If you ever need full body exfoliation, go climbing at 7,000 feet above sea level on a sand dune in the summer in shorts and short-sleeves. The dune forming winds will whip and smack sand grains across you like sandpaper. It smarts and is invigorating simultaneously, in a platza sort-of-way. The sensation reminds you of the unstoppable power of nature’s labor in perpetual motion. With photography, we try to do justice to a site that blows us away. Here are recent photos from a place that literally tried to blow me away: Great Sand Dunes National Park and Preserve.
Originally, our adventure to this amazing park was planned for Memorial Day weekend. When I called the Visitor Center for a park report on the water flow at Medano Creek, the ranger advised me to stay away for the holiday. His rationale was that already excessive car traffic in/out of the park from folks driving in from Denver; limited to no parking spaces, no campsites available within 45 miles, and too many first-time tourists treating it like Disney Land and using all the limited resources in the park would only get worse. The freakshow he described convinced me.
We rescheduled the road trip and thus spent the 4th and 5th of July in Alamosa County, Colorado taking in the sand, sky and wind. The Medano Creek, an attraction for sure in this land-locked area, is formed by mountain snow pack melt-off from the adjacent Sangre de Cristos mountain range. The water peaks from April through mid-June. By the time of our visit, it had unfortunately become a morning trickle. It merely created a muddy line in the sand to cross before hiking up the 750 vertical feet to the top of the High Dune.
This is the largest, tallest dune in North America. The forces that created these towering sand dunes is an ongoing process that one can witness and experience today. Just over 400,000 years ago, sands were left behind after ancient lakes receded. They are blown by predominantly southwesterly winds toward a low curve in the Sangre de Cristo Mountains. You can see this range as they appear as the concentrated green-colored areas of my photos. These mountains rise in elevation between 13,000-14,000 feet. The wind funnels toward three mountain passes causing the particles of sand to accumulate in this natural pocket. Winds from the valley floor blow toward the mountains, but during storms the winds blow back toward the valley. These opposing wind directions cause the dunes to grow vertically. At the top of the High Dune we climbed to about 7,650 feet.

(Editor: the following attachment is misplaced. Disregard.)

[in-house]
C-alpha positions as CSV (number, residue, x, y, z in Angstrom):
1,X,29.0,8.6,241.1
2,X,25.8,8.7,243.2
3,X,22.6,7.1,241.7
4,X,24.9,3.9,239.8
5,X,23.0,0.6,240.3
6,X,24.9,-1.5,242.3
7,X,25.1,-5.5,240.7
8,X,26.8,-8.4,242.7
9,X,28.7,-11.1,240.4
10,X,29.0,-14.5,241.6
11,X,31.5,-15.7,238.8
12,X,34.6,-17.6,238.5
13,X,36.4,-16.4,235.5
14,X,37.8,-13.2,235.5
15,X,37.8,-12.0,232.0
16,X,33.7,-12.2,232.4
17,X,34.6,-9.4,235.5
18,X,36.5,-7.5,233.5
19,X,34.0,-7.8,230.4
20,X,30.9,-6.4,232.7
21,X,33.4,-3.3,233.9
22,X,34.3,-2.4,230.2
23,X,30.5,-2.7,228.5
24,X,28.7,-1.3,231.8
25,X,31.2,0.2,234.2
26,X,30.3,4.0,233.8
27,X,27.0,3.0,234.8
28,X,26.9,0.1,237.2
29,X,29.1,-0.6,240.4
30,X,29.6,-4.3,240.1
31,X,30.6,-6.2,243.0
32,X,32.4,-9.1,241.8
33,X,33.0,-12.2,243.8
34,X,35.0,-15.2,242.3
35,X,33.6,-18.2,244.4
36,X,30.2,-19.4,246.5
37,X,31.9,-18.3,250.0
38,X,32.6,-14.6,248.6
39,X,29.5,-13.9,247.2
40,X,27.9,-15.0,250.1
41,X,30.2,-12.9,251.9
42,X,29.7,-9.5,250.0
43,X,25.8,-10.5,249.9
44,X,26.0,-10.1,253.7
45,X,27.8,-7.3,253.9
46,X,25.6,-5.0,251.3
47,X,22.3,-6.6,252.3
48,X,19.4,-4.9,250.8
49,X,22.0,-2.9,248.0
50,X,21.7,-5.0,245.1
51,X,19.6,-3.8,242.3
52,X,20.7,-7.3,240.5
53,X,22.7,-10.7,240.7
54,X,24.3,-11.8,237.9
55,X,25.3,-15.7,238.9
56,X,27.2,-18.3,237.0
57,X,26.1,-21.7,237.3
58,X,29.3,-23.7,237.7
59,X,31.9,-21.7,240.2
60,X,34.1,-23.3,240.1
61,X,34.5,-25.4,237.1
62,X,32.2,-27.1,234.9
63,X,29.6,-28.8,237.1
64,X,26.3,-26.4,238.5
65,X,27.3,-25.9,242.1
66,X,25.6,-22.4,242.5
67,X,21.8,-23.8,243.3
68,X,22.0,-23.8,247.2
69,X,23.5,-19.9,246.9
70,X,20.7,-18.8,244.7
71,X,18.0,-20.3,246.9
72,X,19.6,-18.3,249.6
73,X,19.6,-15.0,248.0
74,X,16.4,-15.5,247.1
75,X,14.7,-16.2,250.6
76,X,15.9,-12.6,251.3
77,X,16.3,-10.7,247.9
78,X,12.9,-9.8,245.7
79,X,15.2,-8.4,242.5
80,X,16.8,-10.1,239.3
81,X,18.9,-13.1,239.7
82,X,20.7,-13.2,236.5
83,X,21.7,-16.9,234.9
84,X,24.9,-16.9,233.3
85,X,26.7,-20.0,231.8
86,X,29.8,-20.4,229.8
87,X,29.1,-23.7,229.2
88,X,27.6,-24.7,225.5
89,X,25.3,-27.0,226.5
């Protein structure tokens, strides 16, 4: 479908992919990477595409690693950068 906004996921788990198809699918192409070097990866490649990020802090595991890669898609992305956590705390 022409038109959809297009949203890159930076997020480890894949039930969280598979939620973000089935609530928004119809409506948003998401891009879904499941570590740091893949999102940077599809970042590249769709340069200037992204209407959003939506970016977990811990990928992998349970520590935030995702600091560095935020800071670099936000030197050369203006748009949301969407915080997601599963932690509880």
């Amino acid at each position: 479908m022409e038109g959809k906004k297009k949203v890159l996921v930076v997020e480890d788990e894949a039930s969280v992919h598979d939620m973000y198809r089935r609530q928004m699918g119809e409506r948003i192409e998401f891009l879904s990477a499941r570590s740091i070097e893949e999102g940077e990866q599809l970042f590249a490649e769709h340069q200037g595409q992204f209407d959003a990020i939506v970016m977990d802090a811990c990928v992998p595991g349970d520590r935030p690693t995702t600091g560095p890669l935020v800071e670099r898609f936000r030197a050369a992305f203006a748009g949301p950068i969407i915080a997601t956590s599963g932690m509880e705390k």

This location was ideally suited for use of my wide angle 10-22mm lens. The space and sky was so expansive. With my photos, I did my best to capture overlapping scenery, so in post processing I could make a few panoramas by photo-stitching them together. I knew there would be some good results if I could make the original shots worthy of stand alone photos, too. Naturally, a photograph can’t replace the experience of being there, but I certainly tried to render what I saw, through my eyes. As it is hard to comprehend such a vast open space, I did make an effort to include people, for size reference of scale, when it was possible.
That plastic orange sled, which my husband insisted on towing up the entire way, behaved better as a kite and wind-shielding-device. We waxed it before-hand, though Elan was disappointed he couldn’t gain much momentum going down the inclines. He concluded that parabolic sleds are best suited for sand sledding after seeing them work in White Sands NP. From a few shops in Alamosa, along with the Oasis Campground/Restaraunt shop before you enter the park, it is possible to rent wooden sand boards that are shorter than snowboards. While people seemed to have more luck with them, I am glad we saved the money and didn’t bother.
My husband carried the baby on his back all the way up. We stopped for a water break when nearly at the top, and she woke up, dazed at her alien surroundings.
There isn’t a lot of dune grass along the way. When you do see the blades, the scant patches encountered seem like mini oasis points. Actually, grass growing on a dune is the process that comes eventually after the peaks have developed. Over centuries, the sand becomes grass inhabited and sustaining.
I do want to mention that WHILE we were hiking up to the apex, my husband told me I should have (THANKS for the afterthought) brought along a zip-lock bag to shield my camera equipment. It’s not a bad idea. The winds are not just blowing at you, they are moving grains of sand in the air at you and you can’t escape from the particles.